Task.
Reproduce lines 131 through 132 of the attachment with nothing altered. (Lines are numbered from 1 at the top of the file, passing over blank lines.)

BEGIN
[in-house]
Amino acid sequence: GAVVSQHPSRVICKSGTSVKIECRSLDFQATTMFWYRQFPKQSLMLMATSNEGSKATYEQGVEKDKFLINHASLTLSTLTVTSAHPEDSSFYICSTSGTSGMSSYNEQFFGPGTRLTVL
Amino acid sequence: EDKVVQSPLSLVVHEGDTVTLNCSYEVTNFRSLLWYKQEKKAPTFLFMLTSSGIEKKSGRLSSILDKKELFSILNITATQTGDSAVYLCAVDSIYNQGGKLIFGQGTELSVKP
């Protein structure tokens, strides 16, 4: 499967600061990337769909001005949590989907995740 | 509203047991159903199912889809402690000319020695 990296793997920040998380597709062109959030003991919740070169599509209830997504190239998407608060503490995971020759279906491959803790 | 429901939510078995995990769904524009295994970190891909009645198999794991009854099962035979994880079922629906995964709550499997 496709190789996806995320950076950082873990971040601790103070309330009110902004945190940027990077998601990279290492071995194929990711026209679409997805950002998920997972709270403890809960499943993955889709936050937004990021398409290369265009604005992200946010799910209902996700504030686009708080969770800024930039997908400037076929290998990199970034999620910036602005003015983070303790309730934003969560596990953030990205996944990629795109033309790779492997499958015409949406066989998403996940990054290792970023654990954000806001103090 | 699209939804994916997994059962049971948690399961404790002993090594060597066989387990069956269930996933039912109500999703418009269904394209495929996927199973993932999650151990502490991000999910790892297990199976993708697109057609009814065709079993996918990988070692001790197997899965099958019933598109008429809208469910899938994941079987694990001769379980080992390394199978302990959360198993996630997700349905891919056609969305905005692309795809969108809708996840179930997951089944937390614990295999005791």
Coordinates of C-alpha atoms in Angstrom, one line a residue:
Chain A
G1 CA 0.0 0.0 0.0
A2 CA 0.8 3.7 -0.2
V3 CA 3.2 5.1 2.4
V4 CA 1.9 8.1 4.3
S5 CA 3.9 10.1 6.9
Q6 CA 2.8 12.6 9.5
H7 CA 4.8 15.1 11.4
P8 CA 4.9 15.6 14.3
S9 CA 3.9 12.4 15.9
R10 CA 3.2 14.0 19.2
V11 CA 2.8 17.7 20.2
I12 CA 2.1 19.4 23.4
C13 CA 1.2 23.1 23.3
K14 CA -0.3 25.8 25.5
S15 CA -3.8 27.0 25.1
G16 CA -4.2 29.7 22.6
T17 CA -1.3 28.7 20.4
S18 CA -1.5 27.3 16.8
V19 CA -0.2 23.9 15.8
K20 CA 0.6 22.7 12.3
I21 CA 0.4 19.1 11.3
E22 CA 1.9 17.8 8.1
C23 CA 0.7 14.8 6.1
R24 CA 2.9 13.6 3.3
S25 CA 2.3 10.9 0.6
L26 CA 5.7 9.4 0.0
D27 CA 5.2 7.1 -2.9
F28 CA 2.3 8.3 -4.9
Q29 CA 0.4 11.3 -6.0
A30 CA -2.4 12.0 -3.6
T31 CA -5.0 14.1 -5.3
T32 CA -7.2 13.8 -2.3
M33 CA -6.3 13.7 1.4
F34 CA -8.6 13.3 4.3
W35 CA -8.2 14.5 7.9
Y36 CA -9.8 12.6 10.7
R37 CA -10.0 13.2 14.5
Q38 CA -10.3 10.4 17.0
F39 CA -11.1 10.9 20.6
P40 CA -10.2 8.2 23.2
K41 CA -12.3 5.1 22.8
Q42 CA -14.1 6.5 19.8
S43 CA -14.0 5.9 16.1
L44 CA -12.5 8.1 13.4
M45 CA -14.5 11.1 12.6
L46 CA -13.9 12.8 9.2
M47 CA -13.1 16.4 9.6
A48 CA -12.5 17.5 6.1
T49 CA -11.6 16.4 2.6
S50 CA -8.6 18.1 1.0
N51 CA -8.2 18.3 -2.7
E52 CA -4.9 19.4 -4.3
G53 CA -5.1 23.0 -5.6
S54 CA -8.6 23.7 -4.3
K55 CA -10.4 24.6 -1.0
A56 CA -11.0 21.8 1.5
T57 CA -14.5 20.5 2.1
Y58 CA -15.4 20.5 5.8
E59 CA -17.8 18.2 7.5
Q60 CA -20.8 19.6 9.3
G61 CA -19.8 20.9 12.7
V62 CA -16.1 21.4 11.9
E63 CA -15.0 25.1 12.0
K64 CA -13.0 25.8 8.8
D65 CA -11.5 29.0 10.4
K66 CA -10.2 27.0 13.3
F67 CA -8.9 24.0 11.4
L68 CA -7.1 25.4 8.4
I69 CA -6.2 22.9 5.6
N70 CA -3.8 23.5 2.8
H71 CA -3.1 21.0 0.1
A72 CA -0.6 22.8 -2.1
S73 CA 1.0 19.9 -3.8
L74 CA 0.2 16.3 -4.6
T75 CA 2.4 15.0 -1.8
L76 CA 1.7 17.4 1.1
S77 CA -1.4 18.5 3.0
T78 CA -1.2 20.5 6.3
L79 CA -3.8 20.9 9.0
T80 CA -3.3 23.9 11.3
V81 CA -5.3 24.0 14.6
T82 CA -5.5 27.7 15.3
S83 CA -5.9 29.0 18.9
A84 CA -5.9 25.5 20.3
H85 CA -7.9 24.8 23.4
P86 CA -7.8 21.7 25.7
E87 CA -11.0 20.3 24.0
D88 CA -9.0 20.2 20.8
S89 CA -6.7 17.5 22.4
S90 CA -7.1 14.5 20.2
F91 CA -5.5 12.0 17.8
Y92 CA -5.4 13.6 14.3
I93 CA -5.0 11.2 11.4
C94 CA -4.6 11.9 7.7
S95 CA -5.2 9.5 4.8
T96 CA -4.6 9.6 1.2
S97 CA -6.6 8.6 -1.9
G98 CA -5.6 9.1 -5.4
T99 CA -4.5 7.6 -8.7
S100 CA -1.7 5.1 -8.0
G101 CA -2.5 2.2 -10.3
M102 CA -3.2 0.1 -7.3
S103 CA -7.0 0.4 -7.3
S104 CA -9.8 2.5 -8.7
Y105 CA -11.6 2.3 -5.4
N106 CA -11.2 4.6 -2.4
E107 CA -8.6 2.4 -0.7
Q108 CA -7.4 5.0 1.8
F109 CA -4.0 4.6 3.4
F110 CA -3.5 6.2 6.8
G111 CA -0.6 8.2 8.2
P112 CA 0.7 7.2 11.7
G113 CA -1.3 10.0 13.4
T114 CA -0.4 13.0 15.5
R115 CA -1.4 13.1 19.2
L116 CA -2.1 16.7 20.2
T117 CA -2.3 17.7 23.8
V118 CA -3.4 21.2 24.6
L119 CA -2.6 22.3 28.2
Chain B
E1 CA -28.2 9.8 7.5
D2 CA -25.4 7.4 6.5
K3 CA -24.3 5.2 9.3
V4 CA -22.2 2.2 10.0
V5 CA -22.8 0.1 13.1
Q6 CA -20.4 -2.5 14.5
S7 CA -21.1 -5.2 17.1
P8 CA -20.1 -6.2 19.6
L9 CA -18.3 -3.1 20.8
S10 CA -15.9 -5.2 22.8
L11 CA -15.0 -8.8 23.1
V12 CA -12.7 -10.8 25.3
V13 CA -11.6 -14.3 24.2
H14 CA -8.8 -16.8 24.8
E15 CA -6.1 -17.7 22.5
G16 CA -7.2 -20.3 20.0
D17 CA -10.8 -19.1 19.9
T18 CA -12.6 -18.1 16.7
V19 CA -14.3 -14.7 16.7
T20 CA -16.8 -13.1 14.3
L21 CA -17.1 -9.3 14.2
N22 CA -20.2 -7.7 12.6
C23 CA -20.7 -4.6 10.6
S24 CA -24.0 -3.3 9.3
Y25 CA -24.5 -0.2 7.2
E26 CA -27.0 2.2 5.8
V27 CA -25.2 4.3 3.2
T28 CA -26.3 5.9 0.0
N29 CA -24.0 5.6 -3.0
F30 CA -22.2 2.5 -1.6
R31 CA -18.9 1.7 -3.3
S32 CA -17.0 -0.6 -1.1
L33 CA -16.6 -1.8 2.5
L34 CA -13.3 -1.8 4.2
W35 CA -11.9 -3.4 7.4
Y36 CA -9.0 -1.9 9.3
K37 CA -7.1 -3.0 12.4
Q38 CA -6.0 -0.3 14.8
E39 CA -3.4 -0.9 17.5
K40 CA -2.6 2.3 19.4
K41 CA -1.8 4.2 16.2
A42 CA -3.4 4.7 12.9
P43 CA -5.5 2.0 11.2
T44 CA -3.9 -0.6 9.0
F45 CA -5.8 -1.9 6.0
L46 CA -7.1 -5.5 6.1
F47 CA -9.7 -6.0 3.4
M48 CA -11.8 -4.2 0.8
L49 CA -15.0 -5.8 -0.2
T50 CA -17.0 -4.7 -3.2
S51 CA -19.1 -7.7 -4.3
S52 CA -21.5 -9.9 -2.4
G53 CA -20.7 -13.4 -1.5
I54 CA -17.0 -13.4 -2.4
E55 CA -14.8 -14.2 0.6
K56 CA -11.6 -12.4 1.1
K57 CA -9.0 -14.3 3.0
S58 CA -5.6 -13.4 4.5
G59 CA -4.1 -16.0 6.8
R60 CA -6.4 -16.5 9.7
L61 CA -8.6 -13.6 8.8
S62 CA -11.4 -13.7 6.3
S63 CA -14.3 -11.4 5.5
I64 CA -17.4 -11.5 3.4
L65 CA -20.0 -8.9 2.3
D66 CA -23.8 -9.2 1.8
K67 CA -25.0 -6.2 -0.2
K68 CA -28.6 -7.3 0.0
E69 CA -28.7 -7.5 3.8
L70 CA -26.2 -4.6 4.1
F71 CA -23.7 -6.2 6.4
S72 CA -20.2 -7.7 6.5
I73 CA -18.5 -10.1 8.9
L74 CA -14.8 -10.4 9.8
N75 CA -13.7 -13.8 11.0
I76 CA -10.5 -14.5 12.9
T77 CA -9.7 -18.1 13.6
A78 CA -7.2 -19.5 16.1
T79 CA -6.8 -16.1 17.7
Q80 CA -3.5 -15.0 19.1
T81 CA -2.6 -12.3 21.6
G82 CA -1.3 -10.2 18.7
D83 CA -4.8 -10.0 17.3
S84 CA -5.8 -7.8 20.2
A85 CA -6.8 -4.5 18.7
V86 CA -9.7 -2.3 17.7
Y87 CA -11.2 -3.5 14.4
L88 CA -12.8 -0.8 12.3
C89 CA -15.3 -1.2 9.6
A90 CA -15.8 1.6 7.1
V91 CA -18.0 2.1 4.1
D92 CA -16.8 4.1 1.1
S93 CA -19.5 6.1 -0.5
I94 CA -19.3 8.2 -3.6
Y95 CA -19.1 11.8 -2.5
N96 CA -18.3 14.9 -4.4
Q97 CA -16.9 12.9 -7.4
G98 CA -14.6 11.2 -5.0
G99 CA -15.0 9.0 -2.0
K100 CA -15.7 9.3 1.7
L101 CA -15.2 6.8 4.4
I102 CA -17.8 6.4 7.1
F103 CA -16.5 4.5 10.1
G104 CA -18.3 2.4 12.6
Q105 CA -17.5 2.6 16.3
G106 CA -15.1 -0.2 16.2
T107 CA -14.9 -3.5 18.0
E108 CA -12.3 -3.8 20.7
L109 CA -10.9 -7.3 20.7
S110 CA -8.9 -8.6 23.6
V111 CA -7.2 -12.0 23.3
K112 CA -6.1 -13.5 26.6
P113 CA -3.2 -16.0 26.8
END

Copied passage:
V5 CA -22.8 0.1 13.1
Q6 CA -20.4 -2.5 14.5